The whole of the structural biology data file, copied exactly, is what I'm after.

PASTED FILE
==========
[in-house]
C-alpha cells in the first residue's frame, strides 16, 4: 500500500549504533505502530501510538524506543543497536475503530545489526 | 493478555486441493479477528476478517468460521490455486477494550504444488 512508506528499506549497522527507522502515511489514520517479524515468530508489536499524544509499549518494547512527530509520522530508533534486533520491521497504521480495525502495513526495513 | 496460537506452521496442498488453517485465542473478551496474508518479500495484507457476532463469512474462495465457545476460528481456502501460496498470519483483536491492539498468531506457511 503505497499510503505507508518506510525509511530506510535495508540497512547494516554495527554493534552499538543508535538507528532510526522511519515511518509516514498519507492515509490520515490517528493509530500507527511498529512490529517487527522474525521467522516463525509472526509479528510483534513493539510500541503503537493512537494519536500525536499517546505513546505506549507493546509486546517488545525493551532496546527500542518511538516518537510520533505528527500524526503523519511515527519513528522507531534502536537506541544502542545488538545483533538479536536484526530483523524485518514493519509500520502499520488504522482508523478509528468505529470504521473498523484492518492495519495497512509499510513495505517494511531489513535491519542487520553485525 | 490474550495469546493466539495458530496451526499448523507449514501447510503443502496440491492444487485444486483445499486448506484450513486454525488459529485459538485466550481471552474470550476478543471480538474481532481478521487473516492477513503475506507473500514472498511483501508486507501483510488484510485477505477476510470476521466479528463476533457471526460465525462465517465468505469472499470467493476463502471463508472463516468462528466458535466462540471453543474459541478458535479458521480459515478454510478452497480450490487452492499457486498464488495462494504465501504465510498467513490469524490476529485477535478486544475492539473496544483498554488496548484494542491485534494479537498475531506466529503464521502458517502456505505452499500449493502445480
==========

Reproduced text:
[in-house]
C-alpha cells in the first residue's frame, strides 16, 4: 500500500549504533505502530501510538524506543543497536475503530545489526 | 493478555486441493479477528476478517468460521490455486477494550504444488 512508506528499506549497522527507522502515511489514520517479524515468530508489536499524544509499549518494547512527530509520522530508533534486533520491521497504521480495525502495513526495513 | 496460537506452521496442498488453517485465542473478551496474508518479500495484507457476532463469512474462495465457545476460528481456502501460496498470519483483536491492539498468531506457511 503505497499510503505507508518506510525509511530506510535495508540497512547494516554495527554493534552499538543508535538507528532510526522511519515511518509516514498519507492515509490520515490517528493509530500507527511498529512490529517487527522474525521467522516463525509472526509479528510483534513493539510500541503503537493512537494519536500525536499517546505513546505506549507493546509486546517488545525493551532496546527500542518511538516518537510520533505528527500524526503523519511515527519513528522507531534502536537506541544502542545488538545483533538479536536484526530483523524485518514493519509500520502499520488504522482508523478509528468505529470504521473498523484492518492495519495497512509499510513495505517494511531489513535491519542487520553485525 | 490474550495469546493466539495458530496451526499448523507449514501447510503443502496440491492444487485444486483445499486448506484450513486454525488459529485459538485466550481471552474470550476478543471480538474481532481478521487473516492477513503475506507473500514472498511483501508486507501483510488484510485477505477476510470476521466479528463476533457471526460465525462465517465468505469472499470467493476463502471463508472463516468462528466458535466462540471453543474459541478458535479458521480459515478454510478452497480450490487452492499457486498464488495462494504465501504465510498467513490469524490476529485477535478486544475492539473496544483498554488496548484494542491485534494479537498475531506466529503464521502458517502456505505452499500449493502445480